While some preferred embodiments of the present invention have been shown and described, it will be apparent to those skilled in the art that many changes and modifications may be made without departing from the invention in its broader aspects. For example, while the implementation shown above has been described as CMOS-compatible and was designed to solve problems that are particularly acute in a CMOS environment, the basic principles of the invention are not limited to CMOS implementations, but would also improve the performance of peak detectors implemented using other types of transistors. The claims that follow are therefore intended to cover all such changes and modifications as fall within the true scope of the invention.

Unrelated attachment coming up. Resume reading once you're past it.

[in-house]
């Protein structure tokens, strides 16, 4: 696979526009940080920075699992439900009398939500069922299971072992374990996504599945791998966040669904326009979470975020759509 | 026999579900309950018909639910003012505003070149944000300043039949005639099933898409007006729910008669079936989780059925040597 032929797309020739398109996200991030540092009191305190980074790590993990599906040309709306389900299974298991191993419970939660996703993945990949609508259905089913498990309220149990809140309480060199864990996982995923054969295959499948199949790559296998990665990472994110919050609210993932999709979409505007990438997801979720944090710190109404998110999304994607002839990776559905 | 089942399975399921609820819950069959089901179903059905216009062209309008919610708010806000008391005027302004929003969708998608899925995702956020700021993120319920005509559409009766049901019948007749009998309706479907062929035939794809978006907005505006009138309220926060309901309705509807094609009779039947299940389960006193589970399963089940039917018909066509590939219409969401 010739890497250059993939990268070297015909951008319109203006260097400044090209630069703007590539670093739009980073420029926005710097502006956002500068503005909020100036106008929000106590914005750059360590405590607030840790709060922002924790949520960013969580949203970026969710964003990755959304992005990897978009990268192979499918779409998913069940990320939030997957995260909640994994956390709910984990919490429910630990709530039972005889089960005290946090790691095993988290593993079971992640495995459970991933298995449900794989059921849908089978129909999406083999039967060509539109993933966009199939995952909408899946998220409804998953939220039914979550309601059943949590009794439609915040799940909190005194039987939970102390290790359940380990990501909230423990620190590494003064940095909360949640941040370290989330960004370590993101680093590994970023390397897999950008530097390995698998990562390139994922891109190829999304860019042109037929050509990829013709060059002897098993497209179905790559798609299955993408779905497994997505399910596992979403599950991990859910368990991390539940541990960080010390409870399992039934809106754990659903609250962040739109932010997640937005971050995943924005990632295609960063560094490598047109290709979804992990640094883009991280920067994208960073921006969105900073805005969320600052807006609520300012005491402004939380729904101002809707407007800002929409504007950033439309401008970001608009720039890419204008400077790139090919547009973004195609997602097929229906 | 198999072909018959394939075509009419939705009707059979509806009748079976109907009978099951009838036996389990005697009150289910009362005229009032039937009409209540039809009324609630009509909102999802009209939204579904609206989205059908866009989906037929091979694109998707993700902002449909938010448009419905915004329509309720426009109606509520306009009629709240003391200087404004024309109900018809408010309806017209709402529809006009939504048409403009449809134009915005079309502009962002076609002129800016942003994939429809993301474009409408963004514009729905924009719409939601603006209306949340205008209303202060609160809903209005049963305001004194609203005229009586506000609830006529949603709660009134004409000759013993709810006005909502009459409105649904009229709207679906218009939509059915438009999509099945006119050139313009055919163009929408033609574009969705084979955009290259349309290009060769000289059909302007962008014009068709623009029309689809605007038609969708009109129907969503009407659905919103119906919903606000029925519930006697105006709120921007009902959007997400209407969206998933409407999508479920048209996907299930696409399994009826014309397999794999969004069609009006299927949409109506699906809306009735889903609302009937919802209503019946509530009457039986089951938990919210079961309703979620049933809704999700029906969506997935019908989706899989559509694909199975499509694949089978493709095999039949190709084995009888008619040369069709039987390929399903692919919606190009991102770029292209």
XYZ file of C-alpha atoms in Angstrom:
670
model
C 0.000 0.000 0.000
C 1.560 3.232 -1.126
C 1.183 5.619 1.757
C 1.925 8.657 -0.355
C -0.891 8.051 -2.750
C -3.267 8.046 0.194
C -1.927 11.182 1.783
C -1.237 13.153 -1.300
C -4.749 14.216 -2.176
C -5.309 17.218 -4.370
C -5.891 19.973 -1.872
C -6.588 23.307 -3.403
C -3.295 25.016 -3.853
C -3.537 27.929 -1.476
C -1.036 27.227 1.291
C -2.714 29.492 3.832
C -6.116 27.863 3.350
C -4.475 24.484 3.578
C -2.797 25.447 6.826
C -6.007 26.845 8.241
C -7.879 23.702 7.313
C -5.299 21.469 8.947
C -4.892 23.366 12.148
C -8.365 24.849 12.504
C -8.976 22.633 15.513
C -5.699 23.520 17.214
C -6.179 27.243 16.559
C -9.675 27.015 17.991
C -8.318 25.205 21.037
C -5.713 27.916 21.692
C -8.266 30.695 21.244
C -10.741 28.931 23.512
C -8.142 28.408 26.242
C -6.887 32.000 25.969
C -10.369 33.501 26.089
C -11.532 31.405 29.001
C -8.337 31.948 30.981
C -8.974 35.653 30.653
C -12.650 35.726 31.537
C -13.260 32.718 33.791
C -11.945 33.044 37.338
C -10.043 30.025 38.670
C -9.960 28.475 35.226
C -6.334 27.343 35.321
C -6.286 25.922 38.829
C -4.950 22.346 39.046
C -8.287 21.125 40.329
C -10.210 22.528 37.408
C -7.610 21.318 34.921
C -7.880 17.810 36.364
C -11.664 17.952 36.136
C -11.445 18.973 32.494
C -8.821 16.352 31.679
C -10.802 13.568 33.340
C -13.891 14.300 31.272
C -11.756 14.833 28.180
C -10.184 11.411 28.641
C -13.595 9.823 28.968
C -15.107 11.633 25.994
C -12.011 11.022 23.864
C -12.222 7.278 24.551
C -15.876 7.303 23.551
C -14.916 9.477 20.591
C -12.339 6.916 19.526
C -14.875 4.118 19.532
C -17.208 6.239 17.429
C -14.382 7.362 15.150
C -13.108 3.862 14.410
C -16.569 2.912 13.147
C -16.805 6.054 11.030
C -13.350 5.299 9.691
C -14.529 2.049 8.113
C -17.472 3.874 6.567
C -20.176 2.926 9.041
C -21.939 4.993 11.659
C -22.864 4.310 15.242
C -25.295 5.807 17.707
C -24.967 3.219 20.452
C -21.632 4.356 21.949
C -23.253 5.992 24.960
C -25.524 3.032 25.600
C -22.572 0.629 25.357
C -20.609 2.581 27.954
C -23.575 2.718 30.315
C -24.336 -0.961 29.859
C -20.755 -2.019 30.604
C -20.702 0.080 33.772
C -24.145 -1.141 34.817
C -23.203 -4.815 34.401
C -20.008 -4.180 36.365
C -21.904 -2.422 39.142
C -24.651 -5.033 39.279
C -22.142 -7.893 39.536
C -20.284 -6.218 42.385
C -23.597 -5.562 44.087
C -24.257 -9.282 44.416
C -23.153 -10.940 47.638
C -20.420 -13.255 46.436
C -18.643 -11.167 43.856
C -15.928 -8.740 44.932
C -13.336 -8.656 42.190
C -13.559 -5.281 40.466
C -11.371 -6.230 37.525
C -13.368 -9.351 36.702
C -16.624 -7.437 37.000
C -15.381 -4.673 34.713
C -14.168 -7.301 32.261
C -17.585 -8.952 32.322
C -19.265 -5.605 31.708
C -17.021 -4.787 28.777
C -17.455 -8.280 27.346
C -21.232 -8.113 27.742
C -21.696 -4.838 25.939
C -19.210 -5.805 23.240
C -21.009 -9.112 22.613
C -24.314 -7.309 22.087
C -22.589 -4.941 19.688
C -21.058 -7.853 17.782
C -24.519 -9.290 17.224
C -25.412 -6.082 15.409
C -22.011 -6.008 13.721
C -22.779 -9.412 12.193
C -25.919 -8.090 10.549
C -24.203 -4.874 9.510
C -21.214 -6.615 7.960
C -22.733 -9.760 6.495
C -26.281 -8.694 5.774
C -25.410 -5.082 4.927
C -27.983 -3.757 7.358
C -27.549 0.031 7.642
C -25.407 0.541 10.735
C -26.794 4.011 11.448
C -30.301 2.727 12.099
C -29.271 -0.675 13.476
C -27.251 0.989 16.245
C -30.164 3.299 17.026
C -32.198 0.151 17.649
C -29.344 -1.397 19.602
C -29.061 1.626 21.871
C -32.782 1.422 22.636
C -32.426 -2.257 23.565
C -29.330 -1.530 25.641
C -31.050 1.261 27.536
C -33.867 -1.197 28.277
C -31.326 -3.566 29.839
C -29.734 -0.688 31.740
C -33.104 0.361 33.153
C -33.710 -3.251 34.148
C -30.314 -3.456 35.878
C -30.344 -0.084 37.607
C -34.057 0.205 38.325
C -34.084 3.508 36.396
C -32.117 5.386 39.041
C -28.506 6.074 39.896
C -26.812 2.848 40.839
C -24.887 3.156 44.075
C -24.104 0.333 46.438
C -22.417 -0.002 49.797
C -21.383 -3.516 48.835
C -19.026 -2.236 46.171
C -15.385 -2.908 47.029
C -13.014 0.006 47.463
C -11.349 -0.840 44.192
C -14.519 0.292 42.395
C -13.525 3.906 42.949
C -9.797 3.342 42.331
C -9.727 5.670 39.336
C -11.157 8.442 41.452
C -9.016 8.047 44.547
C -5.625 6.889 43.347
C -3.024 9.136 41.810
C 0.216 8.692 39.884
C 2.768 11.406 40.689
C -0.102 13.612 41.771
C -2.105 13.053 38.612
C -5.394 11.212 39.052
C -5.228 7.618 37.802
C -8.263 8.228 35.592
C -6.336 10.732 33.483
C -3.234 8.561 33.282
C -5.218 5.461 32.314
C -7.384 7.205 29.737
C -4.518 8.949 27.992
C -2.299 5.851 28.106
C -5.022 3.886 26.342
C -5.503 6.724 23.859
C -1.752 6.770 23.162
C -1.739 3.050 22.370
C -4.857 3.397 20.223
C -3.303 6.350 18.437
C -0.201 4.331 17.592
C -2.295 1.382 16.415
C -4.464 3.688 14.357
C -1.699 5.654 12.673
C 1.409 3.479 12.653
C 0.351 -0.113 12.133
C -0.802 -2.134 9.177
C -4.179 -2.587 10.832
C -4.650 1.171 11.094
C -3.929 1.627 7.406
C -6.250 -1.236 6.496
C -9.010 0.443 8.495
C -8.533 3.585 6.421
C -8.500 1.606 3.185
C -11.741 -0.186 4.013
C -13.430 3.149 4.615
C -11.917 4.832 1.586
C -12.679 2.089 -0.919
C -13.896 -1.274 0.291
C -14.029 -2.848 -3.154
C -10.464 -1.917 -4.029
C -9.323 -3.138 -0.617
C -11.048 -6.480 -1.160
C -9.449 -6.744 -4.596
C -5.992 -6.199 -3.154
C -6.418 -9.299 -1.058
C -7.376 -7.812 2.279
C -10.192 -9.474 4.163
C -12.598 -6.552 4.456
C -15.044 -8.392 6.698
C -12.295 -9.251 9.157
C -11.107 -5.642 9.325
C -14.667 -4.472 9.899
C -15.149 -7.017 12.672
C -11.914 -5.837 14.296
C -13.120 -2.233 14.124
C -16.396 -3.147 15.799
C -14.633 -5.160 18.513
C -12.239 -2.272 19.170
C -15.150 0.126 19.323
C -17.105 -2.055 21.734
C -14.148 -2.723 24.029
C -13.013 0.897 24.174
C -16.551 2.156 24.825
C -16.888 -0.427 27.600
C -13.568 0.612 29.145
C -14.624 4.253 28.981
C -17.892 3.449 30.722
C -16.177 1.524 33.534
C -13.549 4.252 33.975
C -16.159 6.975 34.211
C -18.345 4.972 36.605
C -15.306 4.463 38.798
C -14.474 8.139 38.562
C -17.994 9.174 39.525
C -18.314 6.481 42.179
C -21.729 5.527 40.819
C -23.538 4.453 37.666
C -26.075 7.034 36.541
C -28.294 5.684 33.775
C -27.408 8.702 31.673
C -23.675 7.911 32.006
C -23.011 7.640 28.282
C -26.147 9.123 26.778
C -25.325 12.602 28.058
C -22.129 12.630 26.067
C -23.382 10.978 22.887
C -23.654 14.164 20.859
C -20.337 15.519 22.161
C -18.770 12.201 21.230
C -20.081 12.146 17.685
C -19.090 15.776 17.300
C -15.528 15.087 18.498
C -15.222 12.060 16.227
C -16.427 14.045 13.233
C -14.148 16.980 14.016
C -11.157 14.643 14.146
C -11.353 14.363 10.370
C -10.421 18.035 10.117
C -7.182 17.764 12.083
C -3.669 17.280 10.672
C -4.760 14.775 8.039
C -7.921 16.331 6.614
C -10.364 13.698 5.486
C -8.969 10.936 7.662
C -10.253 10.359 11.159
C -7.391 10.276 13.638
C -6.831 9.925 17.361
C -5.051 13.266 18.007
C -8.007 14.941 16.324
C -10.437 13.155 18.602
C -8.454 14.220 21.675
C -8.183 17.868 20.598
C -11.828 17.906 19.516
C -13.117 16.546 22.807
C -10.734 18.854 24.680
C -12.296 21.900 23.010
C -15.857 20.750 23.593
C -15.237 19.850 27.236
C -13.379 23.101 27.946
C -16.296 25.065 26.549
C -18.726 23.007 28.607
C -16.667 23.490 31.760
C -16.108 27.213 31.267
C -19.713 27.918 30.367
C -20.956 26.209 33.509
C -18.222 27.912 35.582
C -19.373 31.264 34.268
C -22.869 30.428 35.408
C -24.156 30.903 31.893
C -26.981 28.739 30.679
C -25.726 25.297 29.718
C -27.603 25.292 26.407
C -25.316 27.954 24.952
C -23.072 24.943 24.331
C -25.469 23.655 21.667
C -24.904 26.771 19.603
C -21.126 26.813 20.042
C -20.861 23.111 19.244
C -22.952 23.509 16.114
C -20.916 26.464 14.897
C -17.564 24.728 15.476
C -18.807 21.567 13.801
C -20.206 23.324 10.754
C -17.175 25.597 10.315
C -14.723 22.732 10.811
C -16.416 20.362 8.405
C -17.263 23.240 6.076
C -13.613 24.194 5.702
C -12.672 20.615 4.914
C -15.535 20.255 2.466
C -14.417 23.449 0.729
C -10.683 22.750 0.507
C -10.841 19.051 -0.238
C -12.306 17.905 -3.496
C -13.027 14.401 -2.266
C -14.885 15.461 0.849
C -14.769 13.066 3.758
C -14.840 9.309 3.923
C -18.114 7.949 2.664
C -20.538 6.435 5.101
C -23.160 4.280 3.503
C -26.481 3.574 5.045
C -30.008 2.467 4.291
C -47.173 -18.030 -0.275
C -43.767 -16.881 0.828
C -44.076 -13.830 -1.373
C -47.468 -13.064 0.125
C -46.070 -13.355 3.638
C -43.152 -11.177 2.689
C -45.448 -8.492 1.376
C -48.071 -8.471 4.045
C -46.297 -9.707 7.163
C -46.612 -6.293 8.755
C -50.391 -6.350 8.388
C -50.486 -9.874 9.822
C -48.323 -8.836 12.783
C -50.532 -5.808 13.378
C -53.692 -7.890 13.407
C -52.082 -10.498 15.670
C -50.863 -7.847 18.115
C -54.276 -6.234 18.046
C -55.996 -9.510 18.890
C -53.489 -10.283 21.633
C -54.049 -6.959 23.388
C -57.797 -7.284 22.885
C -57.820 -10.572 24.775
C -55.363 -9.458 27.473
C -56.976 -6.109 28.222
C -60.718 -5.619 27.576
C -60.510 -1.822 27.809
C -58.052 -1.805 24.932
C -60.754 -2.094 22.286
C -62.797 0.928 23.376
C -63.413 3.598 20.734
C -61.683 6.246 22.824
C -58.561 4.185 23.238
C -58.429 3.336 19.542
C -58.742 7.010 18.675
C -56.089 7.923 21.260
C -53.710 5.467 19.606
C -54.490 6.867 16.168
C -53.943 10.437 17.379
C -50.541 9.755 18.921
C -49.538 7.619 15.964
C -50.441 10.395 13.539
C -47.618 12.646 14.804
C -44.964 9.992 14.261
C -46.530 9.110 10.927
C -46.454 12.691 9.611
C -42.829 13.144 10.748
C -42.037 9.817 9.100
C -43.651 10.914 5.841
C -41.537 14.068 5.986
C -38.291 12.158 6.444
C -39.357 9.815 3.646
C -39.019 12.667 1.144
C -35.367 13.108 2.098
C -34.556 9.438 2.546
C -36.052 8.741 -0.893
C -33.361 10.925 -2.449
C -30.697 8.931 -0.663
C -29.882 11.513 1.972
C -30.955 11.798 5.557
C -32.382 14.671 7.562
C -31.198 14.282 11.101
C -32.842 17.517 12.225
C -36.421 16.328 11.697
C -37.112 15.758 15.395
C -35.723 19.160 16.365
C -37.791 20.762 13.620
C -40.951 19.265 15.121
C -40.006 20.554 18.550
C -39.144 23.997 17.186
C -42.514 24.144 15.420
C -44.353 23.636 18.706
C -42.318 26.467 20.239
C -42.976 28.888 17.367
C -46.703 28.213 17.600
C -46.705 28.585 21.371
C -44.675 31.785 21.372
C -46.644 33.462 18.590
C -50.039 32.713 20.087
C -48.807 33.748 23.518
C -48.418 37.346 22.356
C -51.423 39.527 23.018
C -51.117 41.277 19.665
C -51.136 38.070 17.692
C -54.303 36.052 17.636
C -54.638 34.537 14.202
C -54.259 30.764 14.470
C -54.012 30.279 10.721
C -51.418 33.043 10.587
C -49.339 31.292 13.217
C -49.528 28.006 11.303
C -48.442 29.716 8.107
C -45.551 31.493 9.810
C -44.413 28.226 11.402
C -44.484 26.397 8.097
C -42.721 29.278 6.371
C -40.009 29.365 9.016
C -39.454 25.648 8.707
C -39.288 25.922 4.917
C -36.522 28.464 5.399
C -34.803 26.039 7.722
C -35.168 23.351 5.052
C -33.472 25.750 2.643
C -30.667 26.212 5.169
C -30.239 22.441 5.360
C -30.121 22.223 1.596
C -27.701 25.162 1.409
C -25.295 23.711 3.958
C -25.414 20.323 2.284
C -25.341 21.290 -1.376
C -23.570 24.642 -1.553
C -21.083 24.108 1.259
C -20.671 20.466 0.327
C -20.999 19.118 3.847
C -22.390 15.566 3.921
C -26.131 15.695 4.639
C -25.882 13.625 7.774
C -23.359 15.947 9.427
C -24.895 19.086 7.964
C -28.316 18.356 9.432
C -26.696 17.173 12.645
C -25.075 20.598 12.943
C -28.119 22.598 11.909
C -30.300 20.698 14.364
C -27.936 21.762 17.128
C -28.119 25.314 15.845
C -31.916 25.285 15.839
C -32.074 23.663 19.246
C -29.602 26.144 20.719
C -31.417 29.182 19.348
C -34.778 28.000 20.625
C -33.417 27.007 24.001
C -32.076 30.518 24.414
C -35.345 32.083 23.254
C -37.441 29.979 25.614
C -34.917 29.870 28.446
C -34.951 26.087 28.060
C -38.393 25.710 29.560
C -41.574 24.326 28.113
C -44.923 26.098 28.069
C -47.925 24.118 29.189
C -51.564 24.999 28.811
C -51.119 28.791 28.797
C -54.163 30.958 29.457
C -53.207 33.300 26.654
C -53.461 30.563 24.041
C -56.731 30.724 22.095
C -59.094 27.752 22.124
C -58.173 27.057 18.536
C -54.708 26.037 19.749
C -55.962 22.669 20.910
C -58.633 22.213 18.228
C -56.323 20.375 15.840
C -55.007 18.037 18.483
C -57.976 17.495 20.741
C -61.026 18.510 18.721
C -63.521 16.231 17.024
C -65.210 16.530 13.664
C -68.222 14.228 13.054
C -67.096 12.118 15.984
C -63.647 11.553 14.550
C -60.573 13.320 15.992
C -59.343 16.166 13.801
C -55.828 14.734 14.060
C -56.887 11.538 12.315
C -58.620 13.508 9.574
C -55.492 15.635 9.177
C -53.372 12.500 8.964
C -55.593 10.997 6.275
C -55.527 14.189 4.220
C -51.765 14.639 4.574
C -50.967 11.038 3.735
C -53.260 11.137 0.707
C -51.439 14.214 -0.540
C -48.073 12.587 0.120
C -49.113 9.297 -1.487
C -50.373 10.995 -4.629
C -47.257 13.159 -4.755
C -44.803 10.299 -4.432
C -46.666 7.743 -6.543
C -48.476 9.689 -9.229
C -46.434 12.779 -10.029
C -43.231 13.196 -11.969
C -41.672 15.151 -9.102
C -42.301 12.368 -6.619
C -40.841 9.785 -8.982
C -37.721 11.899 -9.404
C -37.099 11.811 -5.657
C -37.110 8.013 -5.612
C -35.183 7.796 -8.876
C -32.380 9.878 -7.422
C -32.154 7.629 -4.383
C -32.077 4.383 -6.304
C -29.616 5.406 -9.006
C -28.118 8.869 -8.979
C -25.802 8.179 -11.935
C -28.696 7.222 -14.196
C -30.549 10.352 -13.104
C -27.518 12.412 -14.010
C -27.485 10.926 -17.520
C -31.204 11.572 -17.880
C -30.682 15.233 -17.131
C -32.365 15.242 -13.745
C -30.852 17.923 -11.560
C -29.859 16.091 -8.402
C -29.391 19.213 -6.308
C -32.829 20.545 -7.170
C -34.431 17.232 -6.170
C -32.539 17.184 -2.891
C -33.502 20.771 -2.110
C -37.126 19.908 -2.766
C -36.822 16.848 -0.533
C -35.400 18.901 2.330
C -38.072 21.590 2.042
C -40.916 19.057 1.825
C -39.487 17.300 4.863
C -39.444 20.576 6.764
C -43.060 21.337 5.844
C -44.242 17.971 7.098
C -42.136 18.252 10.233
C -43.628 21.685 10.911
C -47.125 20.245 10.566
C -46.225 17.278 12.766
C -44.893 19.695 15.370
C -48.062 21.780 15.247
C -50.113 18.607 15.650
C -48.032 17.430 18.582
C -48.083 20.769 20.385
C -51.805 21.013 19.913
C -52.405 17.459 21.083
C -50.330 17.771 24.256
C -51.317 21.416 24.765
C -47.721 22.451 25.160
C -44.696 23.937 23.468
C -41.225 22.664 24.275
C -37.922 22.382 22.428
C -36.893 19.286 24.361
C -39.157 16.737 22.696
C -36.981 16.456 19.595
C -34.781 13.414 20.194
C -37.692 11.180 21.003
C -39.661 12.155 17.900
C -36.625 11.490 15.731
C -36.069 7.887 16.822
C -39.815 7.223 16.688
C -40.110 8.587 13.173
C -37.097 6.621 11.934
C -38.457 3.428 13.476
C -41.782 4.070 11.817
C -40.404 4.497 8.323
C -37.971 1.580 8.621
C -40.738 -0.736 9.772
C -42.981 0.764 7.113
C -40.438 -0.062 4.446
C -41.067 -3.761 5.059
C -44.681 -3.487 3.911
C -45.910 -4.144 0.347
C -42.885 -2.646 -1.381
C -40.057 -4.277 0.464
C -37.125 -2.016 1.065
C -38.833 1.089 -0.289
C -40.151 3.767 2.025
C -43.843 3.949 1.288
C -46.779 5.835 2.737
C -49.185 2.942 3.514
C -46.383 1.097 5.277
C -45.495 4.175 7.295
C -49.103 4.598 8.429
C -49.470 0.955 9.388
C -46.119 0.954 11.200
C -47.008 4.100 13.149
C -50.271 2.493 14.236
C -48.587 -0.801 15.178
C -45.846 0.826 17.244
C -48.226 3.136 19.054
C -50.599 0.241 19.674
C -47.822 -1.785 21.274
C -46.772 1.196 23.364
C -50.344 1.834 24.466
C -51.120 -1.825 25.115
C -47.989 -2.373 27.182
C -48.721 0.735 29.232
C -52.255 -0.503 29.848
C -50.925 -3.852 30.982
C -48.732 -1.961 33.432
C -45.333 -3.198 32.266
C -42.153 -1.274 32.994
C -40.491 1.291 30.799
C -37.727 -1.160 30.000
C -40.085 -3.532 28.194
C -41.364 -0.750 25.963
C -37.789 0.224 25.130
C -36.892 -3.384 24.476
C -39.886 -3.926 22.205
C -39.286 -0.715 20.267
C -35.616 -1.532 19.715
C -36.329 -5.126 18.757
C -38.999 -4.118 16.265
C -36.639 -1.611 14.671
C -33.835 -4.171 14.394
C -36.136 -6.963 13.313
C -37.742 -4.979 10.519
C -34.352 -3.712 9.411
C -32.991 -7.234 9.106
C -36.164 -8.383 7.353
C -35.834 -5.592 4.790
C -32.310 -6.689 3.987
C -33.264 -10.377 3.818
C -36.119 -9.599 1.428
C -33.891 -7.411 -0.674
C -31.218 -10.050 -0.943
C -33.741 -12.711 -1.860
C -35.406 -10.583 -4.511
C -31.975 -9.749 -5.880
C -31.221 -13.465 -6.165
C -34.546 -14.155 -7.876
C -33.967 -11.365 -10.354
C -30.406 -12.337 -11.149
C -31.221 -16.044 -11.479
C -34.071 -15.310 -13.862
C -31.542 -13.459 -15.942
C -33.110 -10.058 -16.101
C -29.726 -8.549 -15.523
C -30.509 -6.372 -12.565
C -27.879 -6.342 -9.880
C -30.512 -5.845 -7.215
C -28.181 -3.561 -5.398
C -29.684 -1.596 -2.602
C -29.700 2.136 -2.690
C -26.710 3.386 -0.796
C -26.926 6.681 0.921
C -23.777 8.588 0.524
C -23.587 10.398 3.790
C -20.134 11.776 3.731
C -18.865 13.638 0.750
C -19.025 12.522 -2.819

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Referenced by
Citing PatentFiling datePublication dateApplicantTitle
US5473273 *Oct 15, 1993Dec 5, 1995Xerox CorporationMaximum/minimum hold circuit
US5647613 *Aug 15, 1995Jul 15, 1997Thomas & Betts CorporationConnector for retentively terminating electrical conduit
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Classifications
U.S. Classification327/58, 327/73
International ClassificationH03K5/1532, G01R19/04
Cooperative ClassificationG01R19/04, H03K5/1532
European ClassificationH03K5/1532, G01R19/04